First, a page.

Date :Wednesday, November 26th, 2014 | Time : 22:51 |ID: 13821 | Print

Malawi Muslims Reject Limited-Kids Proposal

SHAFAQNA- The minority Muslim community in Malawi has said it will oppose any proposed legislation that would limit number of children per family, seen as an attempt to control Muslim population boom in the southern African nation.

“We are quite aware of the consequences population boom is having on our country, but as a second largest religion in Malawi, we will not be in support of any law that would limit number of children per family,” Sheikh Cassim Chongolo, Secretary General of the country’s supreme Muslim body, ULAMA Council of Malawi, told

“This would go against teachings of Islam and nature. We oppose any quarter of the society advocating for this piece of legislation,” he added.

The Muslim leader asserted that Islam calls for taking care of children, but not limiting the number of kids per family.

“As religious people who are guided by the dictates of the Holy Qur’an, we would only support any measures which could be put in place to allow families to take care of their children before they can have some more, but not necessarily a law,” Sheikh Chongolo said.

“Enacting a law would mean going against what we believe in.”

Malawi’s population doubled over the past few years, standing currently at 16 million.

The country’s family planning organization, Family Planning Association of Malawi (FPAM) says the population is projected to reach 40 million by 2040.

The proposed legislation advocating limiting the number of children per family has been suggested recently by some of the country’s most influential traditional leaders.

They have argued that the rapid population growth was overstretching delivery of basic social services.

“The Government has been struggling to provide quality basic social services like health and education to the growing population of the citizenry,” Paramount Chief Kyungu, from the country’s northern part, told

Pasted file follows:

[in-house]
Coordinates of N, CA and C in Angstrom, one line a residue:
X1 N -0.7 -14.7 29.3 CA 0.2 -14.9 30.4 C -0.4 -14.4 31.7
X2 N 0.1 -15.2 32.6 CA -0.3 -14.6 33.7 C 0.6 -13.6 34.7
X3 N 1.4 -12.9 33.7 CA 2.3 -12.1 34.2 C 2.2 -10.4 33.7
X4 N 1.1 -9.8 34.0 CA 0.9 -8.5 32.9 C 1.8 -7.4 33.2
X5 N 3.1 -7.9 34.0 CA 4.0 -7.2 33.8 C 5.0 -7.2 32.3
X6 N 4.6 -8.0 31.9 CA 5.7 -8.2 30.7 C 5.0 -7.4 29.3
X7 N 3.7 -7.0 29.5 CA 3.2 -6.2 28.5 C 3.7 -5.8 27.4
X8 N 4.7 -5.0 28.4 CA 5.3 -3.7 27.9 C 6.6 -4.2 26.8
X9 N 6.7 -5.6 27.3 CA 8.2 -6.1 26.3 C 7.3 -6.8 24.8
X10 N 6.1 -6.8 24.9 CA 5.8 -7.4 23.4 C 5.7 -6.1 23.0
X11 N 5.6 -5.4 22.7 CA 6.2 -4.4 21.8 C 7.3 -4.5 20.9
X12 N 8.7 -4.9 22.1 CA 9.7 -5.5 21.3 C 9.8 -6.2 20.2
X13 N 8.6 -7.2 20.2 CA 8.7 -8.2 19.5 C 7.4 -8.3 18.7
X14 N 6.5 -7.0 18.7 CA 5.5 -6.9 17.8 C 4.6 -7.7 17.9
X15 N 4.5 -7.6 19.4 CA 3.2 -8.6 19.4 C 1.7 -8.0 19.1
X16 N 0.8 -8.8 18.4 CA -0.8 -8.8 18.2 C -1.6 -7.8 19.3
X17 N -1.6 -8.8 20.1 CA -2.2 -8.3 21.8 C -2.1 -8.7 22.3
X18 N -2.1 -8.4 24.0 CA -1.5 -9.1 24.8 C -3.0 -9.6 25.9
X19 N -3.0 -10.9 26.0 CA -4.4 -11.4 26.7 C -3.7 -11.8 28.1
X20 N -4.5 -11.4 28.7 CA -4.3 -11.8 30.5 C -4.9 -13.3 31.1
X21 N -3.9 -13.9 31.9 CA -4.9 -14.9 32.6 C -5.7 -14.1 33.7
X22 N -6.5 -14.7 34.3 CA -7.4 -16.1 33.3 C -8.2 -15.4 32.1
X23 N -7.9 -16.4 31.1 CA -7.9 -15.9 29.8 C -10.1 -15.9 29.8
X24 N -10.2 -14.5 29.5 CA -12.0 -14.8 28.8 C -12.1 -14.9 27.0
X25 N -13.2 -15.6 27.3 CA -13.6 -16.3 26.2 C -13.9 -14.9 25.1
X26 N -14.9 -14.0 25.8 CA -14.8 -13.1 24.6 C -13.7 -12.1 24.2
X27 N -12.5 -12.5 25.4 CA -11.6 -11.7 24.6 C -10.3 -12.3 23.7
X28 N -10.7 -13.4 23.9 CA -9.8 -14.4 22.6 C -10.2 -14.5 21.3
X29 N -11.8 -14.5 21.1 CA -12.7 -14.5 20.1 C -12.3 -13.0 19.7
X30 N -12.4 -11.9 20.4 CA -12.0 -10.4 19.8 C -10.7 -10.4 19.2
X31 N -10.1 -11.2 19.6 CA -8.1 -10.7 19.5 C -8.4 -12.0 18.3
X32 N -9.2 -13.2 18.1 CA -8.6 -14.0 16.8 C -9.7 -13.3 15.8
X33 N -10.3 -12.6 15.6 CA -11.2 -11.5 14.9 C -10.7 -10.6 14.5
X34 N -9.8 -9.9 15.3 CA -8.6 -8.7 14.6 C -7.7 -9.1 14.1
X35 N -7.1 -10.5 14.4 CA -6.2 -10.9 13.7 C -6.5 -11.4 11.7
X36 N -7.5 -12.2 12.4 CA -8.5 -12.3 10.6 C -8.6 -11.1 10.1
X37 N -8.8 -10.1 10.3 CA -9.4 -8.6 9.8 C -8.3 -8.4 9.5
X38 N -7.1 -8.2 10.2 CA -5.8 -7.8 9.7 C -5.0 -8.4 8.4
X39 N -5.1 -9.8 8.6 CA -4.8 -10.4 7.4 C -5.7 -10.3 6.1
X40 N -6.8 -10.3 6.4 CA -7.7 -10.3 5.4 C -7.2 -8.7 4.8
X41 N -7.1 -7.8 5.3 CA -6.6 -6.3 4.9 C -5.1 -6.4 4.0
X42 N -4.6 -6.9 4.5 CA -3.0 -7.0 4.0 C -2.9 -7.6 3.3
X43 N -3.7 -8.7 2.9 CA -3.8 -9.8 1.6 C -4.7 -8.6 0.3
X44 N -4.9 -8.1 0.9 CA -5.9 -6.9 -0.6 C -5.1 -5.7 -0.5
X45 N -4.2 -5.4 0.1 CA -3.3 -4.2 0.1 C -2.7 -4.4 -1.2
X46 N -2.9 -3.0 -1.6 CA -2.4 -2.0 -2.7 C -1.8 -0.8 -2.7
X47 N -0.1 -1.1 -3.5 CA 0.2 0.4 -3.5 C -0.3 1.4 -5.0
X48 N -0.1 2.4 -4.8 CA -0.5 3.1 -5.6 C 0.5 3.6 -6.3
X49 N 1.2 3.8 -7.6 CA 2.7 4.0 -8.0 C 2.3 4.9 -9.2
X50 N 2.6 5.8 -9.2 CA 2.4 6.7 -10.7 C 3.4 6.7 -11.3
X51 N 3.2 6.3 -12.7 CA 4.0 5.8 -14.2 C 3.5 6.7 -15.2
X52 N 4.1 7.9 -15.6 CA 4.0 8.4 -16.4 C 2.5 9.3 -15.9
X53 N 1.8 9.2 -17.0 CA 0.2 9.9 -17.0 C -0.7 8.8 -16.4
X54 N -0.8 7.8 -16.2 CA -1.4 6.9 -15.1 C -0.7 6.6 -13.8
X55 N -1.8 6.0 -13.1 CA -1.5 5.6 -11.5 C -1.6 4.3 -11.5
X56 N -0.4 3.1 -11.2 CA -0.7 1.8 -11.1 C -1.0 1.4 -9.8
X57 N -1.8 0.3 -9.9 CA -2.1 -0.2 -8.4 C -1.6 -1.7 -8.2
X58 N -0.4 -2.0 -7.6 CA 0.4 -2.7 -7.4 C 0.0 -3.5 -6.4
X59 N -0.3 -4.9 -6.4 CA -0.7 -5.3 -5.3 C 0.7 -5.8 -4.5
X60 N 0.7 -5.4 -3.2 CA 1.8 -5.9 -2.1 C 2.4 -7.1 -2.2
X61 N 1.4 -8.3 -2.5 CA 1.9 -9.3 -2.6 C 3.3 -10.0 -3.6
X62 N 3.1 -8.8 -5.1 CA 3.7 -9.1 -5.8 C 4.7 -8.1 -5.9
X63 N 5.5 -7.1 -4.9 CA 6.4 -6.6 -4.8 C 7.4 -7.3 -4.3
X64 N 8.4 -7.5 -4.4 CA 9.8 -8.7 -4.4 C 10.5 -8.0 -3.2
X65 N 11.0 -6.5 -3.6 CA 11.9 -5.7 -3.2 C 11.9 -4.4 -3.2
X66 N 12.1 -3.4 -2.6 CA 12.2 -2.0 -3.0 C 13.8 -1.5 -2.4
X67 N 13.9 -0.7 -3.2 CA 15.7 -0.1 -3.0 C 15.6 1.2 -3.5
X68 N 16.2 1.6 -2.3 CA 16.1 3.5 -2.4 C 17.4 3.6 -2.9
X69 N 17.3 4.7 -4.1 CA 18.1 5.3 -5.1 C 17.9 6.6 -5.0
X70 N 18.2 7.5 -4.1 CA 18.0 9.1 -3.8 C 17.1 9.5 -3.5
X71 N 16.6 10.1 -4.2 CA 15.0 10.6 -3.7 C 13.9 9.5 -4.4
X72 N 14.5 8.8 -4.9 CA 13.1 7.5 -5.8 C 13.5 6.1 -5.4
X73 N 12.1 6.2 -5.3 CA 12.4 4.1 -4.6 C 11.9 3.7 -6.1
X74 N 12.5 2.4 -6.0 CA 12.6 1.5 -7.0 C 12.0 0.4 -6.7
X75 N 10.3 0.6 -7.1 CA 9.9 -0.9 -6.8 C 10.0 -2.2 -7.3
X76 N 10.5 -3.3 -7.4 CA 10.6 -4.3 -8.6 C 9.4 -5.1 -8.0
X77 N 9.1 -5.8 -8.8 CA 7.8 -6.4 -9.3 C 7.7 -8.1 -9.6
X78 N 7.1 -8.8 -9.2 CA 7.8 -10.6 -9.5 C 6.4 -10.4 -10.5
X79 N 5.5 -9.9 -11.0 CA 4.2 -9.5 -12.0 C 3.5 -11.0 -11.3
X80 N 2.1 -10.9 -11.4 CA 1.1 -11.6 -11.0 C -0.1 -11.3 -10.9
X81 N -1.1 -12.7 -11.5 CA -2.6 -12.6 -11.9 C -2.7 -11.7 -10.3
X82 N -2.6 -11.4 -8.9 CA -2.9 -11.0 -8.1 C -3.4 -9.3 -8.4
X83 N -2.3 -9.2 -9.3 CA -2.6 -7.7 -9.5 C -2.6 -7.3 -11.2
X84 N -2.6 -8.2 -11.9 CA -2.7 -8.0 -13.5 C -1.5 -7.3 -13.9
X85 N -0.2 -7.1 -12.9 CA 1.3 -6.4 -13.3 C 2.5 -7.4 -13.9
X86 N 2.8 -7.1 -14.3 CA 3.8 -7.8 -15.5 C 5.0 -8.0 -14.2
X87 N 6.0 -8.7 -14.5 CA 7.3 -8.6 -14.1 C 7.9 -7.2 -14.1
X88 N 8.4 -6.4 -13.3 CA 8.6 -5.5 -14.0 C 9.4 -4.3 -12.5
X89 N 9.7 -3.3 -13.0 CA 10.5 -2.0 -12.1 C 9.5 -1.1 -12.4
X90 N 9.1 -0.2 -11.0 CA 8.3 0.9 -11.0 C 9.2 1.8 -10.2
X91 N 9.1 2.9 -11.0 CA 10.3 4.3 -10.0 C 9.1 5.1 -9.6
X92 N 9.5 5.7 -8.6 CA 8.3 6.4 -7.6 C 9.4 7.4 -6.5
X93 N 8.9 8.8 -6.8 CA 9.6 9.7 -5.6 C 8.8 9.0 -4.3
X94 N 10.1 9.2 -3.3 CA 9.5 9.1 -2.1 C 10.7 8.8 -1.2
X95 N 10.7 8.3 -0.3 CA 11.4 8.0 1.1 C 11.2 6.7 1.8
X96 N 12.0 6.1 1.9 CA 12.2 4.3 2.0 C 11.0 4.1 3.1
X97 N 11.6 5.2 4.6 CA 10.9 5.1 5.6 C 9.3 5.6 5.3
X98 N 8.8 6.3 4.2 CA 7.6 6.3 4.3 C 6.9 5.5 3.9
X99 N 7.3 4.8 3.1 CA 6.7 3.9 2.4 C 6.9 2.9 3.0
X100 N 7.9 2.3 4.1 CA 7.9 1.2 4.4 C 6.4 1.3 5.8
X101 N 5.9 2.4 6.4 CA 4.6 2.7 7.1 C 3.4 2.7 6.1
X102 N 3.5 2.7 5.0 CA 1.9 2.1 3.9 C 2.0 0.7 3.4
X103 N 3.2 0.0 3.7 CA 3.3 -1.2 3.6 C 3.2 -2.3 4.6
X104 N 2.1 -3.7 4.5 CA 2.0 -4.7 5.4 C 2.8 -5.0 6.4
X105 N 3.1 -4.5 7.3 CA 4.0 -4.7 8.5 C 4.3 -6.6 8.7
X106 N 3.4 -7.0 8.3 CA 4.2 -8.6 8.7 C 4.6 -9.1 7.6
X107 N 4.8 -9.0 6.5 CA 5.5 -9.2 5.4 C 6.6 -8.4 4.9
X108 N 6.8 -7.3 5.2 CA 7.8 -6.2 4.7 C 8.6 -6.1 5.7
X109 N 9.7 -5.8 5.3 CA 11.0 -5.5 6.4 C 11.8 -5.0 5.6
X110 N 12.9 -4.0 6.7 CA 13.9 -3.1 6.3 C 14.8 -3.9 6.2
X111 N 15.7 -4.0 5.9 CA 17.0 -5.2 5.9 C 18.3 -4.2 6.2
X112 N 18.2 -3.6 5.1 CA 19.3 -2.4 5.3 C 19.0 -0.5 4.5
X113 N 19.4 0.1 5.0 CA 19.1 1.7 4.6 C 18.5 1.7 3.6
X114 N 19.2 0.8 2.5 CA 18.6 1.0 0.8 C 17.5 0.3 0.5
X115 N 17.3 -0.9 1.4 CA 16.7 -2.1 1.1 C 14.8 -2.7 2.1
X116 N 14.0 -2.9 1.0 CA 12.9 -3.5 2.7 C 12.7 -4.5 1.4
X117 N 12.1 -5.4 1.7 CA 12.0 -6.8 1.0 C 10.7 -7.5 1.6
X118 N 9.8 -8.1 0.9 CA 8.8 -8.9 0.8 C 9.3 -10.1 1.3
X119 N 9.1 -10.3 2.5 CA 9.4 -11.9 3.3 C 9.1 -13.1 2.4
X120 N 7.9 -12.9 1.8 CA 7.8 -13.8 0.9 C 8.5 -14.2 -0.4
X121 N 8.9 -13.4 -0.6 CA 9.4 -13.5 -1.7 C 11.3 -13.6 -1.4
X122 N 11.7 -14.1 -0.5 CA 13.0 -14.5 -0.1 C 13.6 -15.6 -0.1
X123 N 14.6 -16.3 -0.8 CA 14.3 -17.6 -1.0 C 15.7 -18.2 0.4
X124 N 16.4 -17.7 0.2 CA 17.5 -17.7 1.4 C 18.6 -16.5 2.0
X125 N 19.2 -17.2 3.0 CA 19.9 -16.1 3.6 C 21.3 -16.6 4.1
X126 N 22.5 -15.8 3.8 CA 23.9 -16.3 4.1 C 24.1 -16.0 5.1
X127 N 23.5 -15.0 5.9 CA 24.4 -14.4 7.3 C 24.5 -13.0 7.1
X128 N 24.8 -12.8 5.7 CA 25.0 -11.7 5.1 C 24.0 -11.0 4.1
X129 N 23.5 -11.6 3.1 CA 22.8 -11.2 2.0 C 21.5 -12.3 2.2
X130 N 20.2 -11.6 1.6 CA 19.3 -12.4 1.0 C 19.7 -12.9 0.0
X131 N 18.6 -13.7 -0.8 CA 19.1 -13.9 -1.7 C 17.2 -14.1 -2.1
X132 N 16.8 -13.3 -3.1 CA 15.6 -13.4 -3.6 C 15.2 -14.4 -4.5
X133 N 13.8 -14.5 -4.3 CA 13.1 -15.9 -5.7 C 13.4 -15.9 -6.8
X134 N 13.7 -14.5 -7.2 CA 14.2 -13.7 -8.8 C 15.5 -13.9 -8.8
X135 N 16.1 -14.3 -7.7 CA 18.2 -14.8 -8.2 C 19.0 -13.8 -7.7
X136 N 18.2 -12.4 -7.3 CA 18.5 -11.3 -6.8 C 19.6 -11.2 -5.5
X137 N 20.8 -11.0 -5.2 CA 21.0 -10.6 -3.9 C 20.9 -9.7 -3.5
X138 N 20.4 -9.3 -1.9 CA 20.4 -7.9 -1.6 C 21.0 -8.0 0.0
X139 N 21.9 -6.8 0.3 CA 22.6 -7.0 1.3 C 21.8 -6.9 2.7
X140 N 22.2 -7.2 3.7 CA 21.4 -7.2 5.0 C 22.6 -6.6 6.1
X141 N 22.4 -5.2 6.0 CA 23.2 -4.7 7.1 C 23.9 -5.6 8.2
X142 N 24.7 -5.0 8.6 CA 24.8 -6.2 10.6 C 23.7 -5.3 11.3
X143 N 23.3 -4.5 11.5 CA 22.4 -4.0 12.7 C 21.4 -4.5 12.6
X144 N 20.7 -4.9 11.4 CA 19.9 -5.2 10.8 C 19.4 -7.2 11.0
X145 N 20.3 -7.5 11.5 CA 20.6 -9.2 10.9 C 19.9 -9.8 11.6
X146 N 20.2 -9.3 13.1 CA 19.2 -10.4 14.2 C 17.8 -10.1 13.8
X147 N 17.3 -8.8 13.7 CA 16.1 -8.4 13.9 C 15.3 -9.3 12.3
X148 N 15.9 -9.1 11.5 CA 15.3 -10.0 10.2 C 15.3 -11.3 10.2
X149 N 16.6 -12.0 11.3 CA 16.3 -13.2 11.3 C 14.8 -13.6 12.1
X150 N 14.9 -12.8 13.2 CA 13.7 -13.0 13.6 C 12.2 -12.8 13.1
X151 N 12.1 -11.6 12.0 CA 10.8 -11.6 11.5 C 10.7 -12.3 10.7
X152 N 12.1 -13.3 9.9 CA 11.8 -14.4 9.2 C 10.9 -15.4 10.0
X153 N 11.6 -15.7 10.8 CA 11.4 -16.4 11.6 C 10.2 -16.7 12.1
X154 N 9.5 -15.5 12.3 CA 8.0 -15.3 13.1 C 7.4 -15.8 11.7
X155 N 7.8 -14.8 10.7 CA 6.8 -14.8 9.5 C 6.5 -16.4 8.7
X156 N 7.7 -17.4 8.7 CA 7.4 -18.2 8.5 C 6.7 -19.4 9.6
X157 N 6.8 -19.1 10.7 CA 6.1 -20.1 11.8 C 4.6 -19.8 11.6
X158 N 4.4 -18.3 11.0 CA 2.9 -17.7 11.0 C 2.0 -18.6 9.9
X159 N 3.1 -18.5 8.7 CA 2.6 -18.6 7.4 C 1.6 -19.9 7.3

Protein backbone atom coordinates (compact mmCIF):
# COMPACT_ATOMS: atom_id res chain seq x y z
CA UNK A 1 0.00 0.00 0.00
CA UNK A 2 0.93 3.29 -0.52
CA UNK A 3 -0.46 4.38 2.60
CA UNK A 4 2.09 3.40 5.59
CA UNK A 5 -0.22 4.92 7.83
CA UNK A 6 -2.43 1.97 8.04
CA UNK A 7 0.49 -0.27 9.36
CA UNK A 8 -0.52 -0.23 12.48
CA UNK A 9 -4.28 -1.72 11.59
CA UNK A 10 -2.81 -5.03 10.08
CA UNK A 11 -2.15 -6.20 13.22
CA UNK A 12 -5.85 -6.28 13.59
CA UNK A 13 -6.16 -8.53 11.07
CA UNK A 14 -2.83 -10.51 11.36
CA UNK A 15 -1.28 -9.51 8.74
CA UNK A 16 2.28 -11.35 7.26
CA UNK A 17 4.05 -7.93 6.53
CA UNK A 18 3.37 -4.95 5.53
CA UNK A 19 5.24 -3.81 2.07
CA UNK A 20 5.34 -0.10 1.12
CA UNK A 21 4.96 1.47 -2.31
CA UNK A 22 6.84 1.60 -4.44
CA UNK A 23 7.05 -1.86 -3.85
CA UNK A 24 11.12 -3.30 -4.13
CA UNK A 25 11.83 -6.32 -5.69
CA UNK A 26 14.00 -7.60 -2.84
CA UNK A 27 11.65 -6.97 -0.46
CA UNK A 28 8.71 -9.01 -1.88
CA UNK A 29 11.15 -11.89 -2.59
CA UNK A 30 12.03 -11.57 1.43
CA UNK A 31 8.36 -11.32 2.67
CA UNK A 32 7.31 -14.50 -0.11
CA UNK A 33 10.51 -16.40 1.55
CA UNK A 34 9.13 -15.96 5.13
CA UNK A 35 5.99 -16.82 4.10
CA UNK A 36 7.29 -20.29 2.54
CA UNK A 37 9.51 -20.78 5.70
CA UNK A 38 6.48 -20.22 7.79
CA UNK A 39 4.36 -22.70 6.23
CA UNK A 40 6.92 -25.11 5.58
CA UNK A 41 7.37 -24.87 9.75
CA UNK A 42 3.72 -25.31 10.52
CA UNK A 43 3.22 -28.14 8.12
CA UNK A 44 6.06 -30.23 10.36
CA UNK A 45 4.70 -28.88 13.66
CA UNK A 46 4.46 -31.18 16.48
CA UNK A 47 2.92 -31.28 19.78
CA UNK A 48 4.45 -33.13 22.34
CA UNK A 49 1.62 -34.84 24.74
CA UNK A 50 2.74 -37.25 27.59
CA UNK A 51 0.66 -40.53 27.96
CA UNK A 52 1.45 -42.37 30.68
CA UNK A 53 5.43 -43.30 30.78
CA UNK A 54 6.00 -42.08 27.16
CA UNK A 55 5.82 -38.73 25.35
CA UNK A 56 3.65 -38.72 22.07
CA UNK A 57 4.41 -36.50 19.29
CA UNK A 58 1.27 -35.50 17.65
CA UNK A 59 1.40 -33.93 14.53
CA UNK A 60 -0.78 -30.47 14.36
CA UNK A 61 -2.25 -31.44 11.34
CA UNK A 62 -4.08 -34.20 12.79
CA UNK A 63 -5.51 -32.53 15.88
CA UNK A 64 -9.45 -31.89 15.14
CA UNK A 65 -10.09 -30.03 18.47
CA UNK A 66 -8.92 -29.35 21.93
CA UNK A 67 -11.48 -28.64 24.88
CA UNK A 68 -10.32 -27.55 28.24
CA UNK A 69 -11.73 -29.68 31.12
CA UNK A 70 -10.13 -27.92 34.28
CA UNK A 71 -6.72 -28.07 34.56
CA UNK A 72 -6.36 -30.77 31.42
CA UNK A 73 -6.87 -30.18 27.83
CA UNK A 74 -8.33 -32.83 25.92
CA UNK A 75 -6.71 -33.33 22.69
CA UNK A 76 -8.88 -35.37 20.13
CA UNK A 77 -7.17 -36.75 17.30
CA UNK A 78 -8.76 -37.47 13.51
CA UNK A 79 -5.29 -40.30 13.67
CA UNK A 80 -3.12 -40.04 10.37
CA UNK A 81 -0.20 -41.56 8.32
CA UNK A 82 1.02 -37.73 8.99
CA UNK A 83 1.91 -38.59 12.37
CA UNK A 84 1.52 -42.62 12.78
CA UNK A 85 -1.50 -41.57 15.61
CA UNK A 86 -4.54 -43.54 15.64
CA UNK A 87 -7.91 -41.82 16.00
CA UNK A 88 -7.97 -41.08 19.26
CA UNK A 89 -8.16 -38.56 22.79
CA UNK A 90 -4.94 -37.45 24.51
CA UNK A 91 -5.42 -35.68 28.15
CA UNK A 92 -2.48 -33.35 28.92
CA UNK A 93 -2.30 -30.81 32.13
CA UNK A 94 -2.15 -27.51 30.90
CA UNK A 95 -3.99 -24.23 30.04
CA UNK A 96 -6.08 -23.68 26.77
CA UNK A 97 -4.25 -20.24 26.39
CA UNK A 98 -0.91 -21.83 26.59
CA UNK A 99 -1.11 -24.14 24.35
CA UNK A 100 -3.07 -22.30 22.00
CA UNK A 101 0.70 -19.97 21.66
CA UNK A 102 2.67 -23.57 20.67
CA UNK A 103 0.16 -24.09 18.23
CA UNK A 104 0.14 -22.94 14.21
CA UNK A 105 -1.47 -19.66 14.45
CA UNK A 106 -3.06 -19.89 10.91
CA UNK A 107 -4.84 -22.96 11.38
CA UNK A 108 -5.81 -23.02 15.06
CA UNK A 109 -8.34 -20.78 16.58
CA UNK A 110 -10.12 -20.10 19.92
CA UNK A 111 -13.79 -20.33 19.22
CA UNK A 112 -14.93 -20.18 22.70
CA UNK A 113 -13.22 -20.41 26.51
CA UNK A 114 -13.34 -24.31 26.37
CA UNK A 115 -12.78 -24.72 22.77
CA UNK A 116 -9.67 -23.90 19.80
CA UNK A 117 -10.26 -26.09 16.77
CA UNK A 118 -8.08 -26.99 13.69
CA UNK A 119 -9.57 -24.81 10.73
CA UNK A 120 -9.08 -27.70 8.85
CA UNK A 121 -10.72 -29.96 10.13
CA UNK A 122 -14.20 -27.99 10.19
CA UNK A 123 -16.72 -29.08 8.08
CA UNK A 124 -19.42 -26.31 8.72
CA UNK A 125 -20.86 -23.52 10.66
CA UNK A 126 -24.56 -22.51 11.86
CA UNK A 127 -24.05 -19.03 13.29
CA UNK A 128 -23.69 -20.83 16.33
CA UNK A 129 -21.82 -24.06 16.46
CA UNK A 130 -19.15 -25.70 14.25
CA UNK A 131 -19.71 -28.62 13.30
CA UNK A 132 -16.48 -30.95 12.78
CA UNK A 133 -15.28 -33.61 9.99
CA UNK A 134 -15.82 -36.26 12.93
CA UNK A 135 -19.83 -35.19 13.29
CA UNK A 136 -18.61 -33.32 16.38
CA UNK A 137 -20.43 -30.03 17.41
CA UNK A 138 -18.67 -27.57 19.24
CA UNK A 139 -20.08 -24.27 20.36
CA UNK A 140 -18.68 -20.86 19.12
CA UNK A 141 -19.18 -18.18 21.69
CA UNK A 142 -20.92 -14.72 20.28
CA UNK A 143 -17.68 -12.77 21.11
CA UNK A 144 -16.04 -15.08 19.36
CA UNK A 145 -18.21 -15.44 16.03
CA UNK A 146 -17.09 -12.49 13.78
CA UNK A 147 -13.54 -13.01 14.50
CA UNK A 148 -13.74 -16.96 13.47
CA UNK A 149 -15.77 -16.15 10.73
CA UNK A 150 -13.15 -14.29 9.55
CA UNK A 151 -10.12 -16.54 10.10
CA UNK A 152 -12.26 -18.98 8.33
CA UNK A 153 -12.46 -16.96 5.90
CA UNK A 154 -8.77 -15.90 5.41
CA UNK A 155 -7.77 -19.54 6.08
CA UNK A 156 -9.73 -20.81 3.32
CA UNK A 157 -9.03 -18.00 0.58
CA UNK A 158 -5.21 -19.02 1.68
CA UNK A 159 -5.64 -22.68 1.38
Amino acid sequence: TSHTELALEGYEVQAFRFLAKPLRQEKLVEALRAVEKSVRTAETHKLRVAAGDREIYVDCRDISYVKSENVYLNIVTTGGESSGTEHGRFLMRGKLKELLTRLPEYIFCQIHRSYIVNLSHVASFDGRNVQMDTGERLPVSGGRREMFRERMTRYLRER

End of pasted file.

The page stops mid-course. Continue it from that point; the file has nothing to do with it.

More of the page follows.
“We propose enactment of a law so that every family would have at least a maximum of four children and not more than that. Stern punishment could be given to those who could go against this law. Let us try this approach.”

Concurring with Kyungu, United States Agency for International Development (USAID) Chief Medical Officer in Malawi, Mirriam Lutz, said achieving Millennium Development Goals (MDGS) and the Malawi Growth and Development Strategy (MGDS) could be challenging in the face of the rising population in the country.

“Rapid population growth affects the health, education, agriculture and economic development of a country. A large population can mean overstretching provision of basic social services to unmanageable levels,” Lutz told

“The country’s rate of population growth is quite alarming and worrying. It’s exacerbating poverty levels. There is therefore need to face this challenge with sober minds. If a law is an effective remedy, let all Malawians agree on this and not only a small segment of the population.”


Malawi Muslim leaders have rejected the argument of the government officials, saying that there was need for the nation to come together and propose measures to contain rapid population growth.

“There is need for all faith groups and other sectors of the society to come together and approach this challenge with unity of purpose, without hurting each other’s beliefs,” Sheikh Chongolo told

Renowned scholar and academician, Dr. Imran Shareef, added there would be no basis to formulate this kind of law.

“There would be measures to control population boom, if need be. But enacting a law to depopulate people is a mockery to creation and we wouldn’t at all cost allow that. Population growth couldn’t be a basis to enact a law,” Shareef told

“Enacting a law that should police reproduction is a sensitive matter, therefore shouldn’t be allowed to succeed. What we would encourage is intensive civic education on the importance of child spacing.

“Malawians irrespective of their religious beliefs should appreciate the need to adequately care for a child before another one is born, without any law telling them what to do.

“As a nation, we should be careful with laws which could generate religious tensions,” he added.

Supporting the stand taken by the Muslim community, Fr. George Buleya, Secretary General of Episcopal Conference of Malawi (ECM), a mother body of the Roam Catholic Church, Malawi’s largest Christian denomination, said “matters of reproduction cannot be legislated.”

“The Bible is very clear on reproduction, therefore, enacting a law against reproduction would mean going against what God expects of us. This would draw the wrath of God. We wouldn’t be in support of this proposed piece of legislation,” Fr. Buleya told

The World Bank ranks Malawi one of the poorest nations in the world with its majority poor struggling to survive on less than US$1 a day.

Officially, Malawi is a secular nation, but with diverse religions. Islam is a second largest religion after Christianity.

Source: OnIslam

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